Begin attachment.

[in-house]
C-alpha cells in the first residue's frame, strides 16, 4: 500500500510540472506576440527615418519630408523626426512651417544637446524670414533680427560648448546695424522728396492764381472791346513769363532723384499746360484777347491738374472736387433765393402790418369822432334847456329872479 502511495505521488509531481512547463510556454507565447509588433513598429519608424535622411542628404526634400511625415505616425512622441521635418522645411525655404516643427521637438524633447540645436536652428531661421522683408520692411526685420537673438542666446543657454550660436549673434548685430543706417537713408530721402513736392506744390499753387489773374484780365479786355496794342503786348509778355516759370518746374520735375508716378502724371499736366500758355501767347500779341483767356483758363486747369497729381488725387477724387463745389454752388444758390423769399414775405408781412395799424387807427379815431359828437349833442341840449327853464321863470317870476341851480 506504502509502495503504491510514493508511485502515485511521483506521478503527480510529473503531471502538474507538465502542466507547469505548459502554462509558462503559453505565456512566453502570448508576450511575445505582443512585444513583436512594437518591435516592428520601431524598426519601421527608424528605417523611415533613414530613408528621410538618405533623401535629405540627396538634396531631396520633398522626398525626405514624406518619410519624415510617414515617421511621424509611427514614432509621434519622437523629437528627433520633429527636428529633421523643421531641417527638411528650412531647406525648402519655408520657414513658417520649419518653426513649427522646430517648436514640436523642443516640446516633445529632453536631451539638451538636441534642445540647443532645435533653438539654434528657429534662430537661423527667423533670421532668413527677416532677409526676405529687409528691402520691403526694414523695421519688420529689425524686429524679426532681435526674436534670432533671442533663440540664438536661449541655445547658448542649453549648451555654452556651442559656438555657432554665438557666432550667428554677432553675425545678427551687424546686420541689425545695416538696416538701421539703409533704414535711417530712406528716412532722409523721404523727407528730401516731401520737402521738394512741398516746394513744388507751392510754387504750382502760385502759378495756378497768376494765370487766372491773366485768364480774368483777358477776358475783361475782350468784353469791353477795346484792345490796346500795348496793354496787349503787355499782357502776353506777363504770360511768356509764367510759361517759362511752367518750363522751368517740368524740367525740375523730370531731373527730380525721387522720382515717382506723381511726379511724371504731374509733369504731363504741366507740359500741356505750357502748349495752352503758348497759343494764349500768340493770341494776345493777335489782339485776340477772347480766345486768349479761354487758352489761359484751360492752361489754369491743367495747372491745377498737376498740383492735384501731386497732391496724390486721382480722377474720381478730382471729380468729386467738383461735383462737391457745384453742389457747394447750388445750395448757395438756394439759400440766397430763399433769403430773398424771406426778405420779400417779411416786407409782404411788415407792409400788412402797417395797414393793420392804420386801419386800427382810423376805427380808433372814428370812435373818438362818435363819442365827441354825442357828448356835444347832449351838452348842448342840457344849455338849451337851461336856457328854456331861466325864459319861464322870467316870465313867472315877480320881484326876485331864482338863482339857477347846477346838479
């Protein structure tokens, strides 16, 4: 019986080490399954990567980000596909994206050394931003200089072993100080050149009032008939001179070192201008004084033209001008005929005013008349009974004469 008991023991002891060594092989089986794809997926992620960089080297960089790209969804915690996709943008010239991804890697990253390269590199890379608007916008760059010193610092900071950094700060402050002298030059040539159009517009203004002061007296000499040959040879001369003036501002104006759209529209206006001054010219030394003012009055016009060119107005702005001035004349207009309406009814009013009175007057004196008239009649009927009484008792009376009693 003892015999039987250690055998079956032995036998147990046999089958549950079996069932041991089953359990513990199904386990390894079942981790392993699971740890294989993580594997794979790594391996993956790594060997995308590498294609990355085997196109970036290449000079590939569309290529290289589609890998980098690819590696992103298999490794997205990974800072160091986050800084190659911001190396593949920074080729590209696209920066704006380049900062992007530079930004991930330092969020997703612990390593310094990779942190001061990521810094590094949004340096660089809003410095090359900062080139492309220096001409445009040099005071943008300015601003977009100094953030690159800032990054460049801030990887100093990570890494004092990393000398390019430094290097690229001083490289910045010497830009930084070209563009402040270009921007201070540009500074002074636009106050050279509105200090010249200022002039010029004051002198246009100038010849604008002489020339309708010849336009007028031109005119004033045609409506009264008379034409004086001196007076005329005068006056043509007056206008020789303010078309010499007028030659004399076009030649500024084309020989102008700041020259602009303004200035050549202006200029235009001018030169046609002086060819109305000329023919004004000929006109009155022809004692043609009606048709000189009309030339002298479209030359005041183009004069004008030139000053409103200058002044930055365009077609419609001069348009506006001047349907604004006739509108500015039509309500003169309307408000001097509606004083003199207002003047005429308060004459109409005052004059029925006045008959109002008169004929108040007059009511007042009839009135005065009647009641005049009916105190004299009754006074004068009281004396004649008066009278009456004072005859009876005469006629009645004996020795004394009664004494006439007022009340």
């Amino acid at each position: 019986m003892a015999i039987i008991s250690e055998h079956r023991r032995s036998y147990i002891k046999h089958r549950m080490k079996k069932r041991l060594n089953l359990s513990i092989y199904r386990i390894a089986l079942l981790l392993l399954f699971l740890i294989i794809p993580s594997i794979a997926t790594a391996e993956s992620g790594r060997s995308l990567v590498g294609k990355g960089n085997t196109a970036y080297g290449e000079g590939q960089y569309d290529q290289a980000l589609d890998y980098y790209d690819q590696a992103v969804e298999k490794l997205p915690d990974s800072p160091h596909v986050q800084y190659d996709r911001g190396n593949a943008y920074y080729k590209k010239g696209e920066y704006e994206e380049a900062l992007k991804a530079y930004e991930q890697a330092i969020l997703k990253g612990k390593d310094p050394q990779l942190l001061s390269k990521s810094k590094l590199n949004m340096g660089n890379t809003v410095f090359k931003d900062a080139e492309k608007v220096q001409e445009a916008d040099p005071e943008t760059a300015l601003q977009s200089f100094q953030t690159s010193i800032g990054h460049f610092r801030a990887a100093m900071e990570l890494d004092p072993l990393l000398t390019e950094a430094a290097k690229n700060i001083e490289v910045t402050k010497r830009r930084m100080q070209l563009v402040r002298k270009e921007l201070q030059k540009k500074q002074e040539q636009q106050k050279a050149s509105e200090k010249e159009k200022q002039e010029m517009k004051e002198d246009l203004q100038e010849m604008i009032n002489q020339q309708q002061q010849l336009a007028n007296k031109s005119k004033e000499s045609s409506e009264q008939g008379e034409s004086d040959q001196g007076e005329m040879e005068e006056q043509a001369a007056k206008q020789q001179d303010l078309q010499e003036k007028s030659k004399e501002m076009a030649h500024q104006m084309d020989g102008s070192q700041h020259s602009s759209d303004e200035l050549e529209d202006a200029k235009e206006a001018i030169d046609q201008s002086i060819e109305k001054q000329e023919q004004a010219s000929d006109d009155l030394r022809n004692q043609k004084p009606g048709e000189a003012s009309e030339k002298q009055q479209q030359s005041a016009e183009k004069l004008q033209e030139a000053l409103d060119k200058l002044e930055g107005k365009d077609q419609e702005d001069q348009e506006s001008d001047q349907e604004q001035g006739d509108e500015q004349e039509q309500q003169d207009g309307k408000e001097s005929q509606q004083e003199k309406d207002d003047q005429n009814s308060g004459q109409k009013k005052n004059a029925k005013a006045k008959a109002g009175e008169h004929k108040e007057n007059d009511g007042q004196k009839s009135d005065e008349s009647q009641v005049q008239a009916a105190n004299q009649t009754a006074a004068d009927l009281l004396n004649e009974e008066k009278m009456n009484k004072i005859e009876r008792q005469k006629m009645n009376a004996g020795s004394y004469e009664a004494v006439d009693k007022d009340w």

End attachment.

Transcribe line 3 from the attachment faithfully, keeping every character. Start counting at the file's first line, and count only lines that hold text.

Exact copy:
């Protein structure tokens, strides 16, 4: 019986080490399954990567980000596909994206050394931003200089072993100080050149009032008939001179070192201008004084033209001008005929005013008349009974004469 008991023991002891060594092989089986794809997926992620960089080297960089790209969804915690996709943008010239991804890697990253390269590199890379608007916008760059010193610092900071950094700060402050002298030059040539159009517009203004002061007296000499040959040879001369003036501002104006759209529209206006001054010219030394003012009055016009060119107005702005001035004349207009309406009814009013009175007057004196008239009649009927009484008792009376009693 003892015999039987250690055998079956032995036998147990046999089958549950079996069932041991089953359990513990199904386990390894079942981790392993699971740890294989993580594997794979790594391996993956790594060997995308590498294609990355085997196109970036290449000079590939569309290529290289589609890998980098690819590696992103298999490794997205990974800072160091986050800084190659911001190396593949920074080729590209696209920066704006380049900062992007530079930004991930330092969020997703612990390593310094990779942190001061990521810094590094949004340096660089809003410095090359900062080139492309220096001409445009040099005071943008300015601003977009100094953030690159800032990054460049801030990887100093990570890494004092990393000398390019430094290097690229001083490289910045010497830009930084070209563009402040270009921007201070540009500074002074636009106050050279509105200090010249200022002039010029004051002198246009100038010849604008002489020339309708010849336009007028031109005119004033045609409506009264008379034409004086001196007076005329005068006056043509007056206008020789303010078309010499007028030659004399076009030649500024084309020989102008700041020259602009303004200035050549202006200029235009001018030169046609002086060819109305000329023919004004000929006109009155022809004692043609009606048709000189009309030339002298479209030359005041183009004069004008030139000053409103200058002044930055365009077609419609001069348009506006001047349907604004006739509108500015039509309500003169309307408000001097509606004083003199207002003047005429308060004459109409005052004059029925006045008959109002008169004929108040007059009511007042009839009135005065009647009641005049009916105190004299009754006074004068009281004396004649008066009278009456004072005859009876005469006629009645004996020795004394009664004494006439007022009340």